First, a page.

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  • Flickr image by Melissa Wiese

    Scientific consensus seems to be growing that there is a causal link between excess sugar consumption, rising obesity and Type 2 diabetes and other NCDs. Analogies such as sugar is the new is the new tobacco have grabbed headlines recently alluding to the addictive nature of sugar, and food products such as fizzy drinks are particularly under fire due to the high sugar content that is ingested very quickly.

    Although this isn’t a new issue, in recent months we have seen campaigners, governments and investors increasingly pay attention to the major health and economic costs associated with sugar-related health problems. Last year a report from Credit Suisse’s Research Institute brought into focus the staggering health consequences of sugar. The report revealed that approximately 30%–40% of healthcare expenditures in the USA are attributed to addressing issues closely tied to the excess consumption of sugar. The WHO has published draft guidelines that recommends people halve the amount of sugar in their diet from 10% of total calorie intake a day to a target of 5%. …

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  • Philadelphia increased its residential recycling by nearly 20,000 tons after partnering with Recyclebank. Flickr image by Bob Snyder

    Imagine if you got rewarded every time you rode your bike instead of driving, or if you received a tangible benefit whenever you made a greener choice. Would this change how you go about your day? And could that change be a stimulus to speed up advances in global sustainability?

    Convincing consumers to change their behavior is a significant component of the sustainability agenda. But for the most part, these efforts have been based in apps and campaigns, such as Alcoa’s Aluminate can recycling app or Bank of America’s Keep the Change savings program. By comparison, business models designed to stimulate sustainable behavior change are a relatively new – and largely unproven – concept.

    However, given the growth of smart technology and social media, expect to see behavior-change-focused business models in the future. If these models can generate profit and scale, they could help drive an economy decoupled from resource use. …

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  • Flickr image by NAMU-Cube

    Between traditional news channels, blogs, and social media, it can be hard to keep up with what’s making waves in the field of sustainable development. In this roundup we aim to cut through the noise with a handful of highlights that have caught our eye.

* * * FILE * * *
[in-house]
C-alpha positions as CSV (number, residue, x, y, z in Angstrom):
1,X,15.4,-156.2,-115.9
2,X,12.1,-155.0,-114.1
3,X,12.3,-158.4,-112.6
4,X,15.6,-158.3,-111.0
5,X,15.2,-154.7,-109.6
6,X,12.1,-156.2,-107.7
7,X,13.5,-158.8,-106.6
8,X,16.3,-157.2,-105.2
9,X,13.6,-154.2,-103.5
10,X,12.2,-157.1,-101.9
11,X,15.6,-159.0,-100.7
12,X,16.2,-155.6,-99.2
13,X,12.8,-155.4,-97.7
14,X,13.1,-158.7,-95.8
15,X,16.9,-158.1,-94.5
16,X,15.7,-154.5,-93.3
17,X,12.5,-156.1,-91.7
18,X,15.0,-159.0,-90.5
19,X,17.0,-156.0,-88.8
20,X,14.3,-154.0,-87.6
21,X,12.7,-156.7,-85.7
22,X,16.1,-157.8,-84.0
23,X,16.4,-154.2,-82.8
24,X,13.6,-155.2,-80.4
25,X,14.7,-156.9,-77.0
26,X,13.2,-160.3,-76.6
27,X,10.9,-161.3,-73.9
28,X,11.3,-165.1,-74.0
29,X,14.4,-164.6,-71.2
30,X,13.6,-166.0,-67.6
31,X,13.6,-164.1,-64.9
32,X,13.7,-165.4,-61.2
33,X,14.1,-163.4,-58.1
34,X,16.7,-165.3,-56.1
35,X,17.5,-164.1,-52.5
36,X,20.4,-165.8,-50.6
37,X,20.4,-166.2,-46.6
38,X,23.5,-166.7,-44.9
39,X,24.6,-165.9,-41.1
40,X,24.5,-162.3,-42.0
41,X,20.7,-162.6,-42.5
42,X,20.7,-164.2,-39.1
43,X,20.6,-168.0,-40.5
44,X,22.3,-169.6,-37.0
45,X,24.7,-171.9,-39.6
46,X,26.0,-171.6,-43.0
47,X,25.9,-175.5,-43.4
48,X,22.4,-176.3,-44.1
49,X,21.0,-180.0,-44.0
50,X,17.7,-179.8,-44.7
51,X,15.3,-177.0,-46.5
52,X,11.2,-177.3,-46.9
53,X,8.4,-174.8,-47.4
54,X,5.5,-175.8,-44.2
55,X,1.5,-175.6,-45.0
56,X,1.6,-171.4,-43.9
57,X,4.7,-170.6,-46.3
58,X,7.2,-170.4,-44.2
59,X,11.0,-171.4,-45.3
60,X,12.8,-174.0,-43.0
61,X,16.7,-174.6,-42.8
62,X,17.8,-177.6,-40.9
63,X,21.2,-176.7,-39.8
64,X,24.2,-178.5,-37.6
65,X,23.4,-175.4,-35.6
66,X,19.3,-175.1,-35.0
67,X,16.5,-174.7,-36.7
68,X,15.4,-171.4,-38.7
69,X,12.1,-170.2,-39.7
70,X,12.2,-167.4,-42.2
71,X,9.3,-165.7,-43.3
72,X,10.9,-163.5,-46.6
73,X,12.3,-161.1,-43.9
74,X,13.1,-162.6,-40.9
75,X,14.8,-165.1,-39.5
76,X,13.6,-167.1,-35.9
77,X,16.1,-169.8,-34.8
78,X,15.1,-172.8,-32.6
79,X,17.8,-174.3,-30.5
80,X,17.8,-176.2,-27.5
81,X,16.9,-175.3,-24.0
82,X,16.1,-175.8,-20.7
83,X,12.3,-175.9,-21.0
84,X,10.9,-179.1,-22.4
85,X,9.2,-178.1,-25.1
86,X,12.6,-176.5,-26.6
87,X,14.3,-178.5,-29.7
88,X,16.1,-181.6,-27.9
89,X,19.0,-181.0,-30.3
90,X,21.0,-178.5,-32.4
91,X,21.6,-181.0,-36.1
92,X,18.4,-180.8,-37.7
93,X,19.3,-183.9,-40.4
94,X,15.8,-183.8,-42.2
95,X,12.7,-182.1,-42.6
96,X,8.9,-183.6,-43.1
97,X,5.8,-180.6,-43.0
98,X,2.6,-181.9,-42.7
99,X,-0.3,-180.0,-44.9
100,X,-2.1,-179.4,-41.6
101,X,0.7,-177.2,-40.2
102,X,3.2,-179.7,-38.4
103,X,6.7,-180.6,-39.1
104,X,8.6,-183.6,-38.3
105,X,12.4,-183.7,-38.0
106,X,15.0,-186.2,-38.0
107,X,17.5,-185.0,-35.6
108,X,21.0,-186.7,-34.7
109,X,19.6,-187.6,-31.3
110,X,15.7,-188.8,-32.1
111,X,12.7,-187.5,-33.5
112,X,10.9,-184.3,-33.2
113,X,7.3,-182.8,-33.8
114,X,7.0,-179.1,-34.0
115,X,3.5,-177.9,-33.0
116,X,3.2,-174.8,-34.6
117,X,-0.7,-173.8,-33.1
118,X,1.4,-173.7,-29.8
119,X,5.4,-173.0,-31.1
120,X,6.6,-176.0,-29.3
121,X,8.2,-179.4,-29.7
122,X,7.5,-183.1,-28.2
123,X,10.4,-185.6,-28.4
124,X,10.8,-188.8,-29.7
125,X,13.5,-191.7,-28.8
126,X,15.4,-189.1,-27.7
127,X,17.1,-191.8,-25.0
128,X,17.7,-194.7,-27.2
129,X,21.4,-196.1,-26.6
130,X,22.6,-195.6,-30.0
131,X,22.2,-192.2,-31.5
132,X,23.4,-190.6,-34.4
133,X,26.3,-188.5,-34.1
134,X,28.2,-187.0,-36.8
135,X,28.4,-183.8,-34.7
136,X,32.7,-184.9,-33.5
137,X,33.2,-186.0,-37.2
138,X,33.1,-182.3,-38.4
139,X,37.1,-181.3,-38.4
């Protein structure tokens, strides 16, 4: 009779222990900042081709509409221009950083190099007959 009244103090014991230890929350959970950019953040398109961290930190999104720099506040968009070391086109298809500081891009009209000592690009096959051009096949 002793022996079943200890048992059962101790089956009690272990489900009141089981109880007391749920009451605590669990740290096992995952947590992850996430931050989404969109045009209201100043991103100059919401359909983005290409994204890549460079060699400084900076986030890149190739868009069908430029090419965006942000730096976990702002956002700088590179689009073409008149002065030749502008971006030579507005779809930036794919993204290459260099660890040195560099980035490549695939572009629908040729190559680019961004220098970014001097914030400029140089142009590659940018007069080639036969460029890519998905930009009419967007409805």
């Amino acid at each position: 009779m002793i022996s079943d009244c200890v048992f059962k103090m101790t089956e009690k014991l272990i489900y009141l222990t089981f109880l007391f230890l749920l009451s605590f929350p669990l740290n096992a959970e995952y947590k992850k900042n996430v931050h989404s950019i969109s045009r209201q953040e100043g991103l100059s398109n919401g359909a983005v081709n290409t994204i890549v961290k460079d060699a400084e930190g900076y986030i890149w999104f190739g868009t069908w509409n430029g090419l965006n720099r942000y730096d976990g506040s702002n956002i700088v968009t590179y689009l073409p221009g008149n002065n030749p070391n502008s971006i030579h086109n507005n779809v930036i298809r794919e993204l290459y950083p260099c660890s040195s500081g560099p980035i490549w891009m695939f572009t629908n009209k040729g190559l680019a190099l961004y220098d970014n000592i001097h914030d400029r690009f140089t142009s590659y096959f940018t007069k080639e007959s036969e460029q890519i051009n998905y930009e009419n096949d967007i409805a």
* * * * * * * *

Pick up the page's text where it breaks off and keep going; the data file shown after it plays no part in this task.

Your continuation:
In his 2014 State of the Union address Barack Obama underscored the urgent action required on climate change but made no mention of controversial and divisive energy policy matters such as approving the TransCanada’s Keystone XL pipeline. Environmental groups and energy experts question how long it is possible to sustain an ‘all of the above’ energy strategy, which backs investment in clean energy alternatives on one hand but also promotes rampant drilling and mining of fossil fuels on the other.

    The Obama administration is not the only one finding itself at this energy crossroads. The uncomfortable transition from fossil fuels to renewables is playing out in a tug of war between the high-carbon lobby and more progressive companies placing their bets on the transition to a low-carbon economy. …

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  • The idea of business model innovation—that a company could launch a new business model never conceived of before, or transform an existing business model—has long captivated business leaders. And yet, executives are often held back by vested interests in their current approach: “If it ain’t broke, don’t fix it.” But as global trends—environmental, social, political, technological—continue to shift the foundations of our current business models, incremental innovation will become less effective in enabling companies, industries and whole economies to adapt and succeed. There is an urgent need for fundamentally different approaches to value creation….

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  • Business Model Innovation: Postcards from the Edge

    24 Jan 2014 – Melanie Colburn

    Flickr image by emersonquinn